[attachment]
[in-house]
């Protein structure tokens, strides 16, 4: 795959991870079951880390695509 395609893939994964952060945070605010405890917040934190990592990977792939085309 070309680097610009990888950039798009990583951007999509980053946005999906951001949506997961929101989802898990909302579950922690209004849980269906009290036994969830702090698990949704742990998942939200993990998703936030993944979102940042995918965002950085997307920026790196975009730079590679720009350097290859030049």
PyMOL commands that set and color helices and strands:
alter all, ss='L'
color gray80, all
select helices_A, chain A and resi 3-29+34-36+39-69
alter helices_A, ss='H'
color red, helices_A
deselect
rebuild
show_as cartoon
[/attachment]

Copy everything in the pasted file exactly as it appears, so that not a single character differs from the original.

[in-house]
């Protein structure tokens, strides 16, 4: 795959991870079951880390695509 395609893939994964952060945070605010405890917040934190990592990977792939085309 070309680097610009990888950039798009990583951007999509980053946005999906951001949506997961929101989802898990909302579950922690209004849980269906009290036994969830702090698990949704742990998942939200993990998703936030993944979102940042995918965002950085997307920026790196975009730079590679720009350097290859030049």
PyMOL commands that set and color helices and strands:
alter all, ss='L'
color gray80, all
select helices_A, chain A and resi 3-29+34-36+39-69
alter helices_A, ss='H'
color red, helices_A
deselect
rebuild
show_as cartoon